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Sci Total Environ. 1994 Jun 30;150(1-3):1-6.

Health risks associated with cobalt exposure--an overview.

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Industrial Toxicology and Occupational Medicine Unit, School of Medicine, Catholic University of Louvain, Brussels, Belgium.


Cobalt is an essential oligoelement which enters in the composition of vitamin B12. For the general population, food and beverages represent the main source of cobalt exposure. Traces of cobalt are also present in cement and various household products. In industry, the potential for exposure to cobalt is particularly important during the production of cobalt powder, the production, processing and use of hard metals, the polishing of diamonds with cobalt containing disks and the processing of cobalt alloys. Except in the production of cobalt powders, these activities involve exposure not only to cobalt but also to other substances such as tungsten carbide, iron and diamond which may modulate the biological reactivity of cobalt. Cobalt salts are used for the preparation of enamels and pigments. Cobalt is mainly absorbed from the pulmonary and the gastrointestinal tracts. Absorption through the skin can occur but is low. Concomitant exposure to tungsten carbide increases the pulmonary absorption rate of cobalt metal. Cobalt is not a cumulative toxin and is mainly excreted in urine and to a lesser extent via faeces. Cobalt in blood and urine mainly reflects recent exposure. In the past, outbreaks of cardiomyopathy occurred among heavy consumers of cobalt fortified beer. It is likely that poor nutrition and ethanol had played a synergistic role. Toxic manifestations, however, have mainly been reported following inhalation of cobalt containing dusts in industry. The two main target organs are the skin and the respiratory tract. Cobalt itself may cause allergic dermatitis, rhinitis and asthma.(ABSTRACT TRUNCATED AT 250 WORDS).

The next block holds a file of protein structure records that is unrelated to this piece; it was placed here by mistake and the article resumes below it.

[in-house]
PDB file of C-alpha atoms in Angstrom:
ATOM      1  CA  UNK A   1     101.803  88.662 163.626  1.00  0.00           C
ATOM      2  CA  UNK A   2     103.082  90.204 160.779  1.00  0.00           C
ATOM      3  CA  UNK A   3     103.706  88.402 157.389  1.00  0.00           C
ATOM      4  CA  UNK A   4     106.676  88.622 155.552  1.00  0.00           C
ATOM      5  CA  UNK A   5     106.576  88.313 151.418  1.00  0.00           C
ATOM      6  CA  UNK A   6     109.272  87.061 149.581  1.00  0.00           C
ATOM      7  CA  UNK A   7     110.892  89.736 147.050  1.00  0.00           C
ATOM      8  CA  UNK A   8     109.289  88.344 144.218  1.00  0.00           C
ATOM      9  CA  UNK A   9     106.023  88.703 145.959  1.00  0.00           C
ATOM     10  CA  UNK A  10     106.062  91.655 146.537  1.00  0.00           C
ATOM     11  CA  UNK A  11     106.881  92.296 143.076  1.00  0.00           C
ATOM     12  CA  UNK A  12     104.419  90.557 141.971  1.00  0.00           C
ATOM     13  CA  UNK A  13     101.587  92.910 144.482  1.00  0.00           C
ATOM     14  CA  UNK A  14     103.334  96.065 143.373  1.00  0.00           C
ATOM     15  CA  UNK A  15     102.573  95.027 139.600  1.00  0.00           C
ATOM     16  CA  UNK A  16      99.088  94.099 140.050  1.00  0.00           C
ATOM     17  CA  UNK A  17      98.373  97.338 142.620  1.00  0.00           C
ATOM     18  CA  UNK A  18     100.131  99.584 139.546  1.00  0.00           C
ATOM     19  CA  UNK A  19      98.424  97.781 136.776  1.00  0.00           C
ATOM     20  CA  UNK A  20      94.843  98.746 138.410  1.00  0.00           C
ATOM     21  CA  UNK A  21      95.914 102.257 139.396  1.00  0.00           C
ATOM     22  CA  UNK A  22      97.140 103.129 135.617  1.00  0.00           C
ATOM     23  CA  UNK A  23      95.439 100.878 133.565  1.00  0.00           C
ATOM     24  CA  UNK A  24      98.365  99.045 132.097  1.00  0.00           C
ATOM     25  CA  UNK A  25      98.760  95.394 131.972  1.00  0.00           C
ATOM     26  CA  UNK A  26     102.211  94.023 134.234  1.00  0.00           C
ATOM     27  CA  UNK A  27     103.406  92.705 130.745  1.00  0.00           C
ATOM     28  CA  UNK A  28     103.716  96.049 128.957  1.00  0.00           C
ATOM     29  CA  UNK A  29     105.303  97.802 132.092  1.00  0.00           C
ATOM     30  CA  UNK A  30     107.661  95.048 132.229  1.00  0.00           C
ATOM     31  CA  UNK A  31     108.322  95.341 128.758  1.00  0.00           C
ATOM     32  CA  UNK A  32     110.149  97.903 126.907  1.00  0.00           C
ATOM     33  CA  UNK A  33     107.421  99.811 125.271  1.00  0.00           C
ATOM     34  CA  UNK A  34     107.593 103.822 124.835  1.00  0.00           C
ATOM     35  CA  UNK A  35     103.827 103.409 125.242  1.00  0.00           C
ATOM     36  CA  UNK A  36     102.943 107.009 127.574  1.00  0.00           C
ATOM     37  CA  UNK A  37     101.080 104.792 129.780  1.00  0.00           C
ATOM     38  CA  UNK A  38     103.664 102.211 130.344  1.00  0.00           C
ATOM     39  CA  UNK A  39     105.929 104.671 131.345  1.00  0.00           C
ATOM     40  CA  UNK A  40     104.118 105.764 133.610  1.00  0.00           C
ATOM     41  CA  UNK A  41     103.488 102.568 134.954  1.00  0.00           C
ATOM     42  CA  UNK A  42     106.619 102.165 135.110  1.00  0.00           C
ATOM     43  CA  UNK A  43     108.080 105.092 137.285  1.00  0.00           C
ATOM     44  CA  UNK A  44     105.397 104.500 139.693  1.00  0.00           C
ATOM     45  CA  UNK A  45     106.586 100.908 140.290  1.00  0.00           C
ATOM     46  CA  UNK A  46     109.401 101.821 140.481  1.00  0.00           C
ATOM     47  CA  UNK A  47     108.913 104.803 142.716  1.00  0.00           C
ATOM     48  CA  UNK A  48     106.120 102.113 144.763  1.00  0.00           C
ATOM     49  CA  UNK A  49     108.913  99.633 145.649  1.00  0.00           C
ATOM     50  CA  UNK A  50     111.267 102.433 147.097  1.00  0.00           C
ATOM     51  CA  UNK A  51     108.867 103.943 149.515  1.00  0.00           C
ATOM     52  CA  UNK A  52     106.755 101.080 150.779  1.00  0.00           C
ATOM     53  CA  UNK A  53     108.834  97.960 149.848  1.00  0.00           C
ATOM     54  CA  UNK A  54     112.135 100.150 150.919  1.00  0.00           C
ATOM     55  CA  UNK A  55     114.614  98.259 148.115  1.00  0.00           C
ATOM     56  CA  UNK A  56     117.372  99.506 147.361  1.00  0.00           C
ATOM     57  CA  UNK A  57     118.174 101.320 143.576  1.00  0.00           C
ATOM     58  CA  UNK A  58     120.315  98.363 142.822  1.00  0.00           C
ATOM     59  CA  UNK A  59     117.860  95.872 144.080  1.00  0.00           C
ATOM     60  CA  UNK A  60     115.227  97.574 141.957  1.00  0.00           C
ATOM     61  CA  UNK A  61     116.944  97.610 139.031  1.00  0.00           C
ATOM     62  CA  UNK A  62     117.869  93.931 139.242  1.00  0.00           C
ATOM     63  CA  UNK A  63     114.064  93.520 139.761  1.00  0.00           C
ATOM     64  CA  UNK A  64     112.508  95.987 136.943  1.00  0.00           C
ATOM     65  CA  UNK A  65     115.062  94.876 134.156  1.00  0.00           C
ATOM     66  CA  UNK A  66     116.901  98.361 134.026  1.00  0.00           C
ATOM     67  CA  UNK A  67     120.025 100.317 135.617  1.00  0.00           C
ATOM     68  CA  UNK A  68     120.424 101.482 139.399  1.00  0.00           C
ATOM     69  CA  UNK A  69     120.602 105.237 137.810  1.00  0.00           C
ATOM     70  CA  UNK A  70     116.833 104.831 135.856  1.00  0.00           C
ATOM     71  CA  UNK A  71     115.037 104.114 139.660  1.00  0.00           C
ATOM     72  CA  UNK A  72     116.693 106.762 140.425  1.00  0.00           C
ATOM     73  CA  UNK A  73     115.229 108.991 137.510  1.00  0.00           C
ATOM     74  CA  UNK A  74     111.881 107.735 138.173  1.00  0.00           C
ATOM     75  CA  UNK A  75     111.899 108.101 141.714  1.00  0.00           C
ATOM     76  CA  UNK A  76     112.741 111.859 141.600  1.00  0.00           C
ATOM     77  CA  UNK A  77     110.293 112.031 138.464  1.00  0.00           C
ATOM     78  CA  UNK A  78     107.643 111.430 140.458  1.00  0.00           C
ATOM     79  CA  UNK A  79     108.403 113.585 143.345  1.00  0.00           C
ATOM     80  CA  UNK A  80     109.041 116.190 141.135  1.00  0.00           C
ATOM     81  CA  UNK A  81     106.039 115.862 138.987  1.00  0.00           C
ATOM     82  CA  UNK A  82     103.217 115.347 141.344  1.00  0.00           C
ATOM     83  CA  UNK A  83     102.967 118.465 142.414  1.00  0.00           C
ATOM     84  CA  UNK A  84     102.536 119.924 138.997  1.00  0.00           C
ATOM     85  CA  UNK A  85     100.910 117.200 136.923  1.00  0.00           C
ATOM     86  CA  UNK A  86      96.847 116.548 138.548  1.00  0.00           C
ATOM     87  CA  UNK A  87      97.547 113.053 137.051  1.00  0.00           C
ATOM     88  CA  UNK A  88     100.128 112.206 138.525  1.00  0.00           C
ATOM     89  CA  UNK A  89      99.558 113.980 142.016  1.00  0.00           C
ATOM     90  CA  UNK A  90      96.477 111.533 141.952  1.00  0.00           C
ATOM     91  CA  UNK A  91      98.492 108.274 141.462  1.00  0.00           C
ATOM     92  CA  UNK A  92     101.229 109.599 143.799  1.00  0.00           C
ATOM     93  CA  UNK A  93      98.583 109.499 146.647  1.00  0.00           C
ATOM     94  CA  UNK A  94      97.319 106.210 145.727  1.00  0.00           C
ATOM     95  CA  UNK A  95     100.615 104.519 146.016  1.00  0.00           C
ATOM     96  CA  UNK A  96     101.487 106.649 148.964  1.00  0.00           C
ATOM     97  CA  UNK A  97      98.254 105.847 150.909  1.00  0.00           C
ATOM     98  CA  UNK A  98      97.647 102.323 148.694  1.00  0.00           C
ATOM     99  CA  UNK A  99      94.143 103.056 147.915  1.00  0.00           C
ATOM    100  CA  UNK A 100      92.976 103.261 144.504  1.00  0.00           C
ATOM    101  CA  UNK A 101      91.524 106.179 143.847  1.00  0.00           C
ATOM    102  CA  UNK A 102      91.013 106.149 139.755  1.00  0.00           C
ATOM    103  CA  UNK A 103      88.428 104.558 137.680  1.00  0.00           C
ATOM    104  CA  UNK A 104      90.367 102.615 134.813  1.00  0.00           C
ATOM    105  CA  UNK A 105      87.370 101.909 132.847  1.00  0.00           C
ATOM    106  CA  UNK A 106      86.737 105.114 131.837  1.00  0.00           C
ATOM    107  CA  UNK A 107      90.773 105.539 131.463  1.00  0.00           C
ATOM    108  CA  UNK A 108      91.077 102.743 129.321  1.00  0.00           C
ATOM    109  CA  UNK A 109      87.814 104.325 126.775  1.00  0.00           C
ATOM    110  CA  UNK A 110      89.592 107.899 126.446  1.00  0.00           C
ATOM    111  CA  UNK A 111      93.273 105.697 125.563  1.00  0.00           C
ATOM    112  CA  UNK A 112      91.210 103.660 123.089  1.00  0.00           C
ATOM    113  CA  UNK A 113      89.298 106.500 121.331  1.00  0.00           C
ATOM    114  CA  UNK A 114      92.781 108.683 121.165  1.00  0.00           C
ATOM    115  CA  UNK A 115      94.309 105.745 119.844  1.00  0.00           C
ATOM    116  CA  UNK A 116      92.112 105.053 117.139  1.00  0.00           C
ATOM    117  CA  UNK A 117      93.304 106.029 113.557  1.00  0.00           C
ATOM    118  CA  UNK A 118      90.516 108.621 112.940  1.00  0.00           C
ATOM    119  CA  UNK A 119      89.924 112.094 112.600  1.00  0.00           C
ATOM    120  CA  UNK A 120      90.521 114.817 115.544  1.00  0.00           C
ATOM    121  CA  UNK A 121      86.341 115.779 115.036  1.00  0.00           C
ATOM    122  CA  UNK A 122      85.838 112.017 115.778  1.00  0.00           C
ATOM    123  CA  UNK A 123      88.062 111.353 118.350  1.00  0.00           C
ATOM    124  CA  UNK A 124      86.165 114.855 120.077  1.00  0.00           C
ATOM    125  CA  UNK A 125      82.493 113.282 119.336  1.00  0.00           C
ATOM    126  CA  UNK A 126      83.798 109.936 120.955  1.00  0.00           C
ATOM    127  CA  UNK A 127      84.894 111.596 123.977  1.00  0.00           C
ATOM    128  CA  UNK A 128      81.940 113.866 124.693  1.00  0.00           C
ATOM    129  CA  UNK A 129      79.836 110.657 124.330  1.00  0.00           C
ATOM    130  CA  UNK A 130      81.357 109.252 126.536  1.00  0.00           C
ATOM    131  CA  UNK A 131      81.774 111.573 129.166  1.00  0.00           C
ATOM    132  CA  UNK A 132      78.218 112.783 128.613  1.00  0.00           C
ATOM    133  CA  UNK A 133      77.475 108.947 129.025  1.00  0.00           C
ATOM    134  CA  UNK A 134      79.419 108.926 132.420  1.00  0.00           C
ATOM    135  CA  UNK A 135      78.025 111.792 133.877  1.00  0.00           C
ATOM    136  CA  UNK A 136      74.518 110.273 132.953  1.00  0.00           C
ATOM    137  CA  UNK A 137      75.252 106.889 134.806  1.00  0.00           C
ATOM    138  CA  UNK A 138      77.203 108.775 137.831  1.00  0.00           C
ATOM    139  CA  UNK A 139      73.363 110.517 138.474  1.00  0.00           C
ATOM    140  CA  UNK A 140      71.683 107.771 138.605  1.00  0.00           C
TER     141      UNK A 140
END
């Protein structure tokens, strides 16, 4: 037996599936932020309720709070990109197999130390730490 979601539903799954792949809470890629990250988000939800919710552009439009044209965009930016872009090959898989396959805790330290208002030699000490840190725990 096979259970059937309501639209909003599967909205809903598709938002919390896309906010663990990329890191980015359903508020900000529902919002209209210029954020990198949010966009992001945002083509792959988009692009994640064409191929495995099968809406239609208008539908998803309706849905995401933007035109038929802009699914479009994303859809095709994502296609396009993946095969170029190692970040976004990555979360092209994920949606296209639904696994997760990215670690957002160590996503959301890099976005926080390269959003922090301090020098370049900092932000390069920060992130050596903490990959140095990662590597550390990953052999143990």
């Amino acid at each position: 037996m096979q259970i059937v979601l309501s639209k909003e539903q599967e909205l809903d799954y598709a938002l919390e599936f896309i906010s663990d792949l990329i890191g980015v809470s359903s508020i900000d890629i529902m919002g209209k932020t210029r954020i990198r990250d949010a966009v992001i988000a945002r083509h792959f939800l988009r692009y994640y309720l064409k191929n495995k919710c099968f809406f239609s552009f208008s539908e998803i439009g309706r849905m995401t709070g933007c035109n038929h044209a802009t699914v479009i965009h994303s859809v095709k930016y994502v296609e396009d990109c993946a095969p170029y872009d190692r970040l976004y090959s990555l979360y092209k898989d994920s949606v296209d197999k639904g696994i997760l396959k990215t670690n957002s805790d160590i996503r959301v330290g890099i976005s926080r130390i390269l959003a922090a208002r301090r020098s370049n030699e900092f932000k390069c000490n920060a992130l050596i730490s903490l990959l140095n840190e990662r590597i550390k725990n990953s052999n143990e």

[Indexed for MEDLINE]

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